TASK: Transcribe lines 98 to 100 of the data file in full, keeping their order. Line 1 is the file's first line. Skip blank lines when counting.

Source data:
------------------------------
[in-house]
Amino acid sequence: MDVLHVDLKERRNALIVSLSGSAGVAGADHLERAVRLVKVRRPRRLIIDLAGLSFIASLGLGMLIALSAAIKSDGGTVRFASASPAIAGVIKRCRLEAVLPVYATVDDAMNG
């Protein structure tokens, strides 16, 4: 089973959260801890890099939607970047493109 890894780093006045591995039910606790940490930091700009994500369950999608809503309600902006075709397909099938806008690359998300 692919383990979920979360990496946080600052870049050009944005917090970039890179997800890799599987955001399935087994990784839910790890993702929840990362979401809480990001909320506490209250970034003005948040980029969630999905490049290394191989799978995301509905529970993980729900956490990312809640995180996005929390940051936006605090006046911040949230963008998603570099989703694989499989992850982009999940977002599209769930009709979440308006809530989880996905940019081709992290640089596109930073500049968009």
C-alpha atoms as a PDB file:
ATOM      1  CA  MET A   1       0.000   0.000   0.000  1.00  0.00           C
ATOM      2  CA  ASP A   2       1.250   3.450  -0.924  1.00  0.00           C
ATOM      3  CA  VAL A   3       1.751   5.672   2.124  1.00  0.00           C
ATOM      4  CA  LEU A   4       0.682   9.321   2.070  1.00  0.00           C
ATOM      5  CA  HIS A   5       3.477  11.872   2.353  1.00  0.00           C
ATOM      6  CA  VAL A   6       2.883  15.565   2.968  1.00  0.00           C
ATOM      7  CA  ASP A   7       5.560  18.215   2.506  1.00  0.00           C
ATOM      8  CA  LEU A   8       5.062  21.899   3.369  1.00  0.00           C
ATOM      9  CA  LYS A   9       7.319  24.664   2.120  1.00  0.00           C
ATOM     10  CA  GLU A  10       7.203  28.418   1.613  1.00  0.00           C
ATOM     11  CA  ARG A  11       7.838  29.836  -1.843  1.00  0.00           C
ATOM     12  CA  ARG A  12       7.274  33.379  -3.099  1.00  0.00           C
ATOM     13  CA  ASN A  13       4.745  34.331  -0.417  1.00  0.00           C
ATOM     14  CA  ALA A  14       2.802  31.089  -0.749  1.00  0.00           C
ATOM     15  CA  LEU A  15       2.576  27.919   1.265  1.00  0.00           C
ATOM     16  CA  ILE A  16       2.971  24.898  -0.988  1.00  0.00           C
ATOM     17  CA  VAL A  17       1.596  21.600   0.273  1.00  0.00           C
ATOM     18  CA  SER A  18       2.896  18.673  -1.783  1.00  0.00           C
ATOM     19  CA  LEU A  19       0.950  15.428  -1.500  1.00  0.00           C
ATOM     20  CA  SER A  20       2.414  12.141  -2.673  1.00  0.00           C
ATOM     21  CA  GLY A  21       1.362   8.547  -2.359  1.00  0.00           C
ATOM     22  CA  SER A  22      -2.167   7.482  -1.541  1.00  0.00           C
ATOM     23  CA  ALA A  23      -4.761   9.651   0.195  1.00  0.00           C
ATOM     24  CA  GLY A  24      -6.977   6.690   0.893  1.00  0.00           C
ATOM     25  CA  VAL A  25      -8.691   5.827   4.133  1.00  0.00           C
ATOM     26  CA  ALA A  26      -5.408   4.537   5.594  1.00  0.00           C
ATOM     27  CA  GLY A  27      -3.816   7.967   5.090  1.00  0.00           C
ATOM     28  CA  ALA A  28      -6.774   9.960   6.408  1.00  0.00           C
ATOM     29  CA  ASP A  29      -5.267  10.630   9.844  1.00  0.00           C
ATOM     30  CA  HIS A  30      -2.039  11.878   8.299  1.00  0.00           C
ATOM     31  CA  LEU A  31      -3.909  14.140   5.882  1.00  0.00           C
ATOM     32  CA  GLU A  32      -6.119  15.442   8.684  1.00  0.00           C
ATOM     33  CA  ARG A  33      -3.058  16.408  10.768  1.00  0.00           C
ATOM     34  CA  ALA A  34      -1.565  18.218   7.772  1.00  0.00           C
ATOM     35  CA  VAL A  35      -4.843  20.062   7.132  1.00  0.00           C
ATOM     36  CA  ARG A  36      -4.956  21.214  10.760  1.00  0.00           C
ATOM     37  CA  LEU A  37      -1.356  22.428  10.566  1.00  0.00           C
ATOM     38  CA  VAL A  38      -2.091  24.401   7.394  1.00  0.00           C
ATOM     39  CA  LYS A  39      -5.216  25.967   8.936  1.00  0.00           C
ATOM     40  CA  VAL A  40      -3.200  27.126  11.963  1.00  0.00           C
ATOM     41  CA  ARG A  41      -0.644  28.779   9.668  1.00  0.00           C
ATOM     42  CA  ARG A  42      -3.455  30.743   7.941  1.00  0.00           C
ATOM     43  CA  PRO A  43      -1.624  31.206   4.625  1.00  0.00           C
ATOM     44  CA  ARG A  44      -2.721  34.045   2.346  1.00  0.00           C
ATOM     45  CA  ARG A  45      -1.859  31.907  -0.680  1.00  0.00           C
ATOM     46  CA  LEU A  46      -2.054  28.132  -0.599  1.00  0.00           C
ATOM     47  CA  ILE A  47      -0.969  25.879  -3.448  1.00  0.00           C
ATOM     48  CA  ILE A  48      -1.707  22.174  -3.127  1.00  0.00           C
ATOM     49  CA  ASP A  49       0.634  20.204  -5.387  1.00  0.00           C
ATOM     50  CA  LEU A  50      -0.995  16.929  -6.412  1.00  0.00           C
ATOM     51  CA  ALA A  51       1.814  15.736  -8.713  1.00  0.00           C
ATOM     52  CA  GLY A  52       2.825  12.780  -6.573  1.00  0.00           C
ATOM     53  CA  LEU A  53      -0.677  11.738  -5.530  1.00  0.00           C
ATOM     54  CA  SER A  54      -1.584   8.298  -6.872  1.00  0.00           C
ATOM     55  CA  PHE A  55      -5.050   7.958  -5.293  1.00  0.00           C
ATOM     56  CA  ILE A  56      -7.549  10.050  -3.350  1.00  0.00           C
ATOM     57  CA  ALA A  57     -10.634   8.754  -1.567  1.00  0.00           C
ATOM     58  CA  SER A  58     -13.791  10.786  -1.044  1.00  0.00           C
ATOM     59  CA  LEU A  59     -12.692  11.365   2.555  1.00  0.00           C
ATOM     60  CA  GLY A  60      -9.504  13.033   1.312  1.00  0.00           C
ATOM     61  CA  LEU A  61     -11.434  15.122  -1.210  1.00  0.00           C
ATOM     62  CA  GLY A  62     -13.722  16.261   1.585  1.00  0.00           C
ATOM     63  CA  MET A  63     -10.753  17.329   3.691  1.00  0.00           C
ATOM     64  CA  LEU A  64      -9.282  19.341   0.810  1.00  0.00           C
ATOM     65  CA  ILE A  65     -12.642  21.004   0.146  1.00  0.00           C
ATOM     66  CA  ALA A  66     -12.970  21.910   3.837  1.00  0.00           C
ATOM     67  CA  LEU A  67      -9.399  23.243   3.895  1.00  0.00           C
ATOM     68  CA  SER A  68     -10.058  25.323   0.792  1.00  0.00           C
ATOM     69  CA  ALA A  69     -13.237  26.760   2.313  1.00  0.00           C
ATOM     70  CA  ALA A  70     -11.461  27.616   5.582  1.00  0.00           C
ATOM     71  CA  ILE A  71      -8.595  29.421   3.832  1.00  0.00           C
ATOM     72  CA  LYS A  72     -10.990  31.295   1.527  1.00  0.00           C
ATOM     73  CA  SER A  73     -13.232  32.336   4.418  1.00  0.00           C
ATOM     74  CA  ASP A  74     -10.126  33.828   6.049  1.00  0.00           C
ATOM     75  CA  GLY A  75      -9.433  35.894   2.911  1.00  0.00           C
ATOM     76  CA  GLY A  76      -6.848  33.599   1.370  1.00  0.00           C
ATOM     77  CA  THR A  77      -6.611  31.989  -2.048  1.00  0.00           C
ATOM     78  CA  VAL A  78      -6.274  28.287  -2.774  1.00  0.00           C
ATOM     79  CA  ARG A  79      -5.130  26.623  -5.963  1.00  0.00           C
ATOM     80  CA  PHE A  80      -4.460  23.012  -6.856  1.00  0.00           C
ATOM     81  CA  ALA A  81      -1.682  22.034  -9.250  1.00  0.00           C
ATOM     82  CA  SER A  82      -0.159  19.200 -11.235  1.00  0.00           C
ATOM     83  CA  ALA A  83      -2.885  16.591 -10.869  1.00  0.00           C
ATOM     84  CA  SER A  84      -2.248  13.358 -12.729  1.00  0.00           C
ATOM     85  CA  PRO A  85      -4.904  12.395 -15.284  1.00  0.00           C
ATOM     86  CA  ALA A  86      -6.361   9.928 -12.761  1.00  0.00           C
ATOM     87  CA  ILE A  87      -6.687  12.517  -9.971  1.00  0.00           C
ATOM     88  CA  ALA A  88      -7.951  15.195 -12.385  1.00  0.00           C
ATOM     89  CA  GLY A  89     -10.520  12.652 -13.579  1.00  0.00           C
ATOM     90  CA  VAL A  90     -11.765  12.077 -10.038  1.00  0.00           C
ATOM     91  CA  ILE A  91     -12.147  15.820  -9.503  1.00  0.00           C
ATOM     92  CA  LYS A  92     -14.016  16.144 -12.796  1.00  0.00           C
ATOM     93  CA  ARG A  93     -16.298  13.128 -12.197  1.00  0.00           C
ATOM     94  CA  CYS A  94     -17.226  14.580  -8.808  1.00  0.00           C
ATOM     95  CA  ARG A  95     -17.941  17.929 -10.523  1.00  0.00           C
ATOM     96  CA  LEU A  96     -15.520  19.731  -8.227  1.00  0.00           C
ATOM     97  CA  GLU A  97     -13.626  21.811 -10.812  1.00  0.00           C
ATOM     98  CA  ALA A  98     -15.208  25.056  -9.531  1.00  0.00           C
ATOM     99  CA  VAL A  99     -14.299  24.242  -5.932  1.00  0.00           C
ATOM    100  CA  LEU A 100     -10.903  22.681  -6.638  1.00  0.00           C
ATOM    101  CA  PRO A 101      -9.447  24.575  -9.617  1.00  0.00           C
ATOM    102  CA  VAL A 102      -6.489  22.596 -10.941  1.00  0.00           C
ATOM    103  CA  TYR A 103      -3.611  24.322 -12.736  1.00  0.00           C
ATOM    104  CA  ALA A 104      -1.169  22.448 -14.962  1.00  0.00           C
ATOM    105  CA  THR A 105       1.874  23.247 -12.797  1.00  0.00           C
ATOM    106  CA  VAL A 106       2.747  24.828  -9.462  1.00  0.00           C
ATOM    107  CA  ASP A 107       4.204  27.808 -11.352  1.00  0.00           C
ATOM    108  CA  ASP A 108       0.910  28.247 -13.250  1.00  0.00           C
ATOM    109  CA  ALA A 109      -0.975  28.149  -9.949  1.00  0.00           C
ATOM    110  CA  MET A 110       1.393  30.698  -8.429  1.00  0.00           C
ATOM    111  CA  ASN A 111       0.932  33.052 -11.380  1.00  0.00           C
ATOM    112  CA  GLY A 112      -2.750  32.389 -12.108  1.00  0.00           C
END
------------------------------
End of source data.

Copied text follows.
ATOM     94  CA  CYS A  94     -17.226  14.580  -8.808  1.00  0.00           C
ATOM     95  CA  ARG A  95     -17.941  17.929 -10.523  1.00  0.00           C
ATOM     96  CA  LEU A  96     -15.520  19.731  -8.227  1.00  0.00           C